“Beso-beso” which originated from the Spanish word for “kiss,” has become a common greeting in the Philippines. It is a cheek-to-cheek kiss between a man and a woman, a parent and a child, two women, or two men. For many upper class- Filipinos, it is a normal greeting among relatives and close friends, and there is no squeamishness about it. However, there are situations which we can ask ourselves if this social gesture extends to people we meet for the first time, to casual acquaintances, to business people, or to church leaders? There are instances when we notice older men taking advantage by making “beso-beso” with younger or pretty girls. Would not a smile or a handshake be a better alternative in these situations?
With regards to clerics, we have to be aware that they have a vow of chastity. In fact, Canon 277 reminds them: “Clerics are to conduct themselves with due prudence in associating with persons whose company could endanger their obligation to observe continence or could cause scandal for the faithful.” Women and young girls should have a delicate reserve in their dealings with priests. Instead of making “beso-beso,” they may greet the priests with a smile or a handshake and a “Good morning/afternoon/evening, Father.” Men may give them a hug (if they are the hugging type). It is also good to be familiar with some forms of address to show respect to them. We greet the Pope as “Your Holiness,” “Most Holy Father,” or “Holy Father;” the Cardinal as “Your Eminence;” the Archbishop and Bishop as “Your Excellency;” a Monsignor as “Monsignor;” and the Priest as “Father.”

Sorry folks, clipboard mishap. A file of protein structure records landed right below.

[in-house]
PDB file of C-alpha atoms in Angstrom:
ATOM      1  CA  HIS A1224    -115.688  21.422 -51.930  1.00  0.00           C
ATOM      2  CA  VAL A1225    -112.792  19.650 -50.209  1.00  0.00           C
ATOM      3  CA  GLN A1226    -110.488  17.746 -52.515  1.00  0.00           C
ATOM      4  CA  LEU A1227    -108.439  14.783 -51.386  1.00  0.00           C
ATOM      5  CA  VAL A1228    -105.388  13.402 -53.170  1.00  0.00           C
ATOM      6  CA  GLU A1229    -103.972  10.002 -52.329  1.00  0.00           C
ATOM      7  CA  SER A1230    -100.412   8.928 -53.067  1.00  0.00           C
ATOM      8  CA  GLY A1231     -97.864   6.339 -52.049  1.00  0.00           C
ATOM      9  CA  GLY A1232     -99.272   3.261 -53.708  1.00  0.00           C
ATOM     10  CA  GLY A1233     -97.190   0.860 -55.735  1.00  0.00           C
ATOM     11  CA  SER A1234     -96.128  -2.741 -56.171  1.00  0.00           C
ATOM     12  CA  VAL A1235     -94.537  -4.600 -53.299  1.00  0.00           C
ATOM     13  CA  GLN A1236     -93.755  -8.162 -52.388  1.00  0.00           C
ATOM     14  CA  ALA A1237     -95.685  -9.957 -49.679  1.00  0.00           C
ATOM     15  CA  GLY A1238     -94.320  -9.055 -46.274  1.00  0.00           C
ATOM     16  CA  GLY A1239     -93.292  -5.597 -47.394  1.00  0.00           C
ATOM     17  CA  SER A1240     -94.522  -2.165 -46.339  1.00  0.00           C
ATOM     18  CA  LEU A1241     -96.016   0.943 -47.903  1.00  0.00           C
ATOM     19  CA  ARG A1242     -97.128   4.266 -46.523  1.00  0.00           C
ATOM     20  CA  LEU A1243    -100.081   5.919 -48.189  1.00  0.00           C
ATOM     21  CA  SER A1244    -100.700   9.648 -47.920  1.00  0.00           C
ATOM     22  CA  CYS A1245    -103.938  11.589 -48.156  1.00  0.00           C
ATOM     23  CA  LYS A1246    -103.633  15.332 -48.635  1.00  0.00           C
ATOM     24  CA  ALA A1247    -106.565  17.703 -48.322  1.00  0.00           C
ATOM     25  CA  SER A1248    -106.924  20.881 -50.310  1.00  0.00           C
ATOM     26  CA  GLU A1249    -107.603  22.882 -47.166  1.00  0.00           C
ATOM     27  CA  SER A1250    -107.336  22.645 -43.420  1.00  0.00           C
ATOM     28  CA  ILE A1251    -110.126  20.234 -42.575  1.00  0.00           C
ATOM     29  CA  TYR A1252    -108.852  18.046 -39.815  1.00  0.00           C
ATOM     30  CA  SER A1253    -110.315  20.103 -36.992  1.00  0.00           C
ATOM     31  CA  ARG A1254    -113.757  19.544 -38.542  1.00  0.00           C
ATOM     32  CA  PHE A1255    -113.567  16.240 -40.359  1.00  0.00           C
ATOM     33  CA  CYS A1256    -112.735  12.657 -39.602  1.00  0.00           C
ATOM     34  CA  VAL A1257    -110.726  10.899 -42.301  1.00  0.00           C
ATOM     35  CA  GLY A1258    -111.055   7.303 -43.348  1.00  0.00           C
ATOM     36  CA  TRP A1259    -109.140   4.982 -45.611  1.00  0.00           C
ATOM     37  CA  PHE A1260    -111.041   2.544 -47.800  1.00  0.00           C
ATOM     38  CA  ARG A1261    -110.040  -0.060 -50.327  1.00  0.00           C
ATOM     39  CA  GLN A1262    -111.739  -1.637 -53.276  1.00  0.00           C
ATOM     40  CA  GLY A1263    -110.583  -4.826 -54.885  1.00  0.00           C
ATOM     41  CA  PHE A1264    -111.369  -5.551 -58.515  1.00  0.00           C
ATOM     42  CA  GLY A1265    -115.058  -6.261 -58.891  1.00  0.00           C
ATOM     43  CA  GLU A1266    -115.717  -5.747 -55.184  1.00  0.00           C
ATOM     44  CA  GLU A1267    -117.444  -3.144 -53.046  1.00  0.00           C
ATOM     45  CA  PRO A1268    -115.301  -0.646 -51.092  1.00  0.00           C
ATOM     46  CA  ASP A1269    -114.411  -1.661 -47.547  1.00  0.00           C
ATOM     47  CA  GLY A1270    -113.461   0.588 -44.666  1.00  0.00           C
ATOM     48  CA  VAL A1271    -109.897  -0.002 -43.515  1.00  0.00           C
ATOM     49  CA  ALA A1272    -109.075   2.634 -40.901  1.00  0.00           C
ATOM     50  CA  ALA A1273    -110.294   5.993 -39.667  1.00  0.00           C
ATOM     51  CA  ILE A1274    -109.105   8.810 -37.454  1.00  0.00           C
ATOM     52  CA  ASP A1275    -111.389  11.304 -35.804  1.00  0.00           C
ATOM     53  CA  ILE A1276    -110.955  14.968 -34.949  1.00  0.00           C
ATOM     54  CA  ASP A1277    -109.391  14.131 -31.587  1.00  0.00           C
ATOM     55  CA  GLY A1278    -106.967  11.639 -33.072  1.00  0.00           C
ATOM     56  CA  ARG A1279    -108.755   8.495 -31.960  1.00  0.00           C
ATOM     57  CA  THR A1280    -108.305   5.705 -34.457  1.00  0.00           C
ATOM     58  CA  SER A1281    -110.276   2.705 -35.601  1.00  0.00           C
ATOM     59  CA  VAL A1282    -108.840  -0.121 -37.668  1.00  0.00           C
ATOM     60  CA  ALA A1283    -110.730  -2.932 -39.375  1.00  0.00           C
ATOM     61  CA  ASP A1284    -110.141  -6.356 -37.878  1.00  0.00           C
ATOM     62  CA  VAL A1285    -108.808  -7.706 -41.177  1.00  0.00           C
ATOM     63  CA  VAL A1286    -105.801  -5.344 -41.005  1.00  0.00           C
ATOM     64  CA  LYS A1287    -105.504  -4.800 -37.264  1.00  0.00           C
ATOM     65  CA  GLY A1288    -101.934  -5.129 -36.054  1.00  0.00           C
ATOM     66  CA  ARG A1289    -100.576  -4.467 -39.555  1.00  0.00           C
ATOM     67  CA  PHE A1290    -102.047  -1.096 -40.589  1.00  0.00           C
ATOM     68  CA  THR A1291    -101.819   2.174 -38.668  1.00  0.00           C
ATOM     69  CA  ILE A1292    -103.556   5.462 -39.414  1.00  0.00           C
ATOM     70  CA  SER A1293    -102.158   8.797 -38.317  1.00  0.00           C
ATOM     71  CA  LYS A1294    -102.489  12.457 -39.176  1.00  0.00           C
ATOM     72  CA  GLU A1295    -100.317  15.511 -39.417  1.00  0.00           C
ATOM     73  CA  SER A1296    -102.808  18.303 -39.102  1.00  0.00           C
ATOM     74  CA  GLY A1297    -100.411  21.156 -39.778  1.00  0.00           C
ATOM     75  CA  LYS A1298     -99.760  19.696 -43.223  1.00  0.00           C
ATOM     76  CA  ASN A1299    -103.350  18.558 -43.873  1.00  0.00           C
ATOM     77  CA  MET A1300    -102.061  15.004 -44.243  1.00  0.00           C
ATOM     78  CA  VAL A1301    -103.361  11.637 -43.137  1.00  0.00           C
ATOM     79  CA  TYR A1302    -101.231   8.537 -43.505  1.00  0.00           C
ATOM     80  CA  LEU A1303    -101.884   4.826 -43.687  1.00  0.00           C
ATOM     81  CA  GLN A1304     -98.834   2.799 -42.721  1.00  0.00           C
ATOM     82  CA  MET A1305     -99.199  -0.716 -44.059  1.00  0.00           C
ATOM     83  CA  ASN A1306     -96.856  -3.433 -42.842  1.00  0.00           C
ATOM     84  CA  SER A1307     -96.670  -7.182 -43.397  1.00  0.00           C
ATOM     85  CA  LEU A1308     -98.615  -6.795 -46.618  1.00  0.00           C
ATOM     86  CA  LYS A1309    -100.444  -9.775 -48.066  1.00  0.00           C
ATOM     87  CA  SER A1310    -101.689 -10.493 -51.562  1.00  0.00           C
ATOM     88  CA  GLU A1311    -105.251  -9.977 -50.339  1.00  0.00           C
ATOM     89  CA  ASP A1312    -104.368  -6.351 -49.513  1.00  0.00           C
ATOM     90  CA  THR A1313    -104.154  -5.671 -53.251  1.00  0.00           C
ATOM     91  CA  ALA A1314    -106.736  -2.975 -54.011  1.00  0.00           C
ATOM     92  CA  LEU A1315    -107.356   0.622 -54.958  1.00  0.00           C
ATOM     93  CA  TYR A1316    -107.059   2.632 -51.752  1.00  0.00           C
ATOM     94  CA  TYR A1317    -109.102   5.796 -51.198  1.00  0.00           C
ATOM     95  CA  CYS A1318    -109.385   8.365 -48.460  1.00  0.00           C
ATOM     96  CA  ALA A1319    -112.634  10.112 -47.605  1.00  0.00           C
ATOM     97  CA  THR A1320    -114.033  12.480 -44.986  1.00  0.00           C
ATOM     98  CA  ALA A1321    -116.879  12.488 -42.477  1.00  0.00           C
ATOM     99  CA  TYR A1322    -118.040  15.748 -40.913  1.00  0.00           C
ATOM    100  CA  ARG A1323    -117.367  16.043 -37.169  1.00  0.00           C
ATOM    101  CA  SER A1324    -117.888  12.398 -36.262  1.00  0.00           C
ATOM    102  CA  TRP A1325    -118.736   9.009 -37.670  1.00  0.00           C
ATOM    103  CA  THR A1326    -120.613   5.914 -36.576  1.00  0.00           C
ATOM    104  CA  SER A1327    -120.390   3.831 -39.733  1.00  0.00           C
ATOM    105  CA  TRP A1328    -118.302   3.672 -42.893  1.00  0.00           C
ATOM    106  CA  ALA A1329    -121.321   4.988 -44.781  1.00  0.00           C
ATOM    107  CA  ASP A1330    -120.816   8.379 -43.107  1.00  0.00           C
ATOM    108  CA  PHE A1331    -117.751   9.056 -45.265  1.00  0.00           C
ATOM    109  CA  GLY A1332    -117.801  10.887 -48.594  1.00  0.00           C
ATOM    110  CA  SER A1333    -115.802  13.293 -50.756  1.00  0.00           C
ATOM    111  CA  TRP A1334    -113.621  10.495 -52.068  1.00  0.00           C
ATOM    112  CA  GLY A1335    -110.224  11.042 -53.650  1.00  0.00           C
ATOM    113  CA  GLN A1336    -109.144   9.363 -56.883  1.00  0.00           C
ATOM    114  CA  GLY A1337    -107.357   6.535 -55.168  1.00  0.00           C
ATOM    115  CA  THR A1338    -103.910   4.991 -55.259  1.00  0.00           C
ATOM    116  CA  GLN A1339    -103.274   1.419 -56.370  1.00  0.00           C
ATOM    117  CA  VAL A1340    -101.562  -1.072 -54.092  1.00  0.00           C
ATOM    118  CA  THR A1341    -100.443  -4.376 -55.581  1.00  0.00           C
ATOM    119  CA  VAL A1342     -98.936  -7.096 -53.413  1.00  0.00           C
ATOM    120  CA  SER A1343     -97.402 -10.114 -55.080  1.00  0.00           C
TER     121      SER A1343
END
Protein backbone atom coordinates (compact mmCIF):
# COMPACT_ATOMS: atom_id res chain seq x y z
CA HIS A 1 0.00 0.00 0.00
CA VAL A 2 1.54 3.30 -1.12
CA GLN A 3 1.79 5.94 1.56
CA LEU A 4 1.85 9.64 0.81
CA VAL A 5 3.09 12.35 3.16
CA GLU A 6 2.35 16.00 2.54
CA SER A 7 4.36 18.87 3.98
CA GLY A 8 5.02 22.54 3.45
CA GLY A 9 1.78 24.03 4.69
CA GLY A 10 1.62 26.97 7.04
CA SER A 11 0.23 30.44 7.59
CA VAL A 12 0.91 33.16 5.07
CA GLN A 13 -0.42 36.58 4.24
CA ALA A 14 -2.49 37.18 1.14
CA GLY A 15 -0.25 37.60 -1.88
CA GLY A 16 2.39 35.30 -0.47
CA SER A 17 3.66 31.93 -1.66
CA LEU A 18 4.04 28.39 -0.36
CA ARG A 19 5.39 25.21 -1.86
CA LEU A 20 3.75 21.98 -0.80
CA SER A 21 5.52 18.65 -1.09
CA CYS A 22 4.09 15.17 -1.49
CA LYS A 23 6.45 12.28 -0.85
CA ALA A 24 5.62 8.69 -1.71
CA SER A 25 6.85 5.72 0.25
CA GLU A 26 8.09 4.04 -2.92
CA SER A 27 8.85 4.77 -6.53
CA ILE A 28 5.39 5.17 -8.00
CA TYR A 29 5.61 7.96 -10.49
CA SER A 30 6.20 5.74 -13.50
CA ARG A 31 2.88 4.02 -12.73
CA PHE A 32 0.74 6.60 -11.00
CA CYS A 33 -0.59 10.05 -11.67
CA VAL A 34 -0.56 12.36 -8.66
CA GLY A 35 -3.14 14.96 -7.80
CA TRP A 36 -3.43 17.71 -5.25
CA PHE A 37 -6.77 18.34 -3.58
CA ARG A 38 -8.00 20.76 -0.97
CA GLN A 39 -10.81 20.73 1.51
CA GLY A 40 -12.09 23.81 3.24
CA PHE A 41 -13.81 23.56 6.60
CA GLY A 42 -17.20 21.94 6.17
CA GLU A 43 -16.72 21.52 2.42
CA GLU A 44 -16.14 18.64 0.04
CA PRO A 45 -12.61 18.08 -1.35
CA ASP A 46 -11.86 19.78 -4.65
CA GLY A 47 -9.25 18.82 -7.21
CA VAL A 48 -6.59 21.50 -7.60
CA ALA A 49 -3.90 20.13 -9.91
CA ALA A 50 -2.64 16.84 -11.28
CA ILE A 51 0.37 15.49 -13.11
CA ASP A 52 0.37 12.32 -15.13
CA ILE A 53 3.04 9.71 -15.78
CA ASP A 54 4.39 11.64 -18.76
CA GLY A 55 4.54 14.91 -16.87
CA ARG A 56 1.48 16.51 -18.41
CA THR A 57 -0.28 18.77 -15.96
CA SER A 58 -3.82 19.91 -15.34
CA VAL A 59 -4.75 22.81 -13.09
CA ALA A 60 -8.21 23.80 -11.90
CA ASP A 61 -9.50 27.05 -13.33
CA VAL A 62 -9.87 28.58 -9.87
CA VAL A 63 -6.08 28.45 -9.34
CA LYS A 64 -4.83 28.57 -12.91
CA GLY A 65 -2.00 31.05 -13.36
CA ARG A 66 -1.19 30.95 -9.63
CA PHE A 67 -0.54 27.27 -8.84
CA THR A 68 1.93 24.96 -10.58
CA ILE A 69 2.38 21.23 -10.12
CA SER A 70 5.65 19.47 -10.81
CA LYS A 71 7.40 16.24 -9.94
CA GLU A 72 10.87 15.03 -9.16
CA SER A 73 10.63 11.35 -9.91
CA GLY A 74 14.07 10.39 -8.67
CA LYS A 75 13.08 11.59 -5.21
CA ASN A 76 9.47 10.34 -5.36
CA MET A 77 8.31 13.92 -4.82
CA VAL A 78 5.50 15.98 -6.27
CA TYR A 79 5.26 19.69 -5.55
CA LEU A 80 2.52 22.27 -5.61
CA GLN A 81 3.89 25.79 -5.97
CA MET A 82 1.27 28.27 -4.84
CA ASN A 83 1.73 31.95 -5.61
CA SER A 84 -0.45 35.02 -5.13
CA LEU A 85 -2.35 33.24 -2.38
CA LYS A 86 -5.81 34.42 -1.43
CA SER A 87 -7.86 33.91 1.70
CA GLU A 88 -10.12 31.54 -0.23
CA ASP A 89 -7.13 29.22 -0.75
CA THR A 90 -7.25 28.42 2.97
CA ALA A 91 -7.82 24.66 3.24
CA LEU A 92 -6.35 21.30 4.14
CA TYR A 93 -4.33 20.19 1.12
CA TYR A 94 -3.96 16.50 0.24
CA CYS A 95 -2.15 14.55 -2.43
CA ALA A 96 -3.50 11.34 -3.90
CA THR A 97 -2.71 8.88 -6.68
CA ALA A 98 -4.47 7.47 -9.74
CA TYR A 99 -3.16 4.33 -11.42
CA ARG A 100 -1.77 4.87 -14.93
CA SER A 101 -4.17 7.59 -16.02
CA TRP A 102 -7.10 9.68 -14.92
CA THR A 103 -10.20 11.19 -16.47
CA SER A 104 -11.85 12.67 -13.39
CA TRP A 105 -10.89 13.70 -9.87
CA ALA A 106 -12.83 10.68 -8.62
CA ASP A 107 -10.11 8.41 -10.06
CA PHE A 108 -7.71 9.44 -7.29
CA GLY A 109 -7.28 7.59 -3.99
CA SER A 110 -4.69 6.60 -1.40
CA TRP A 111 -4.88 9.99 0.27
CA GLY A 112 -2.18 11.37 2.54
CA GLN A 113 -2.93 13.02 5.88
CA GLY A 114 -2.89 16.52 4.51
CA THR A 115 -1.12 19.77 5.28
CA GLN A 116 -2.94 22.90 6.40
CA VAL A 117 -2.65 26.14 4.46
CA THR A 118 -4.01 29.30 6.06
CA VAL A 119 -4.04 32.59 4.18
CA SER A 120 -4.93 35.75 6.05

Avoiding “beso-beso” with the priests is our way of showing deep respect for them – these men who are entirely consecrated to Christ and to the Church.
Reference: “How to Address Church Officials” by Father William Saunders; “Priestly Celibacy in the Code of Canon Law;” “Training for Priestly Celibacy” by Pope Paul VI; Wikipedia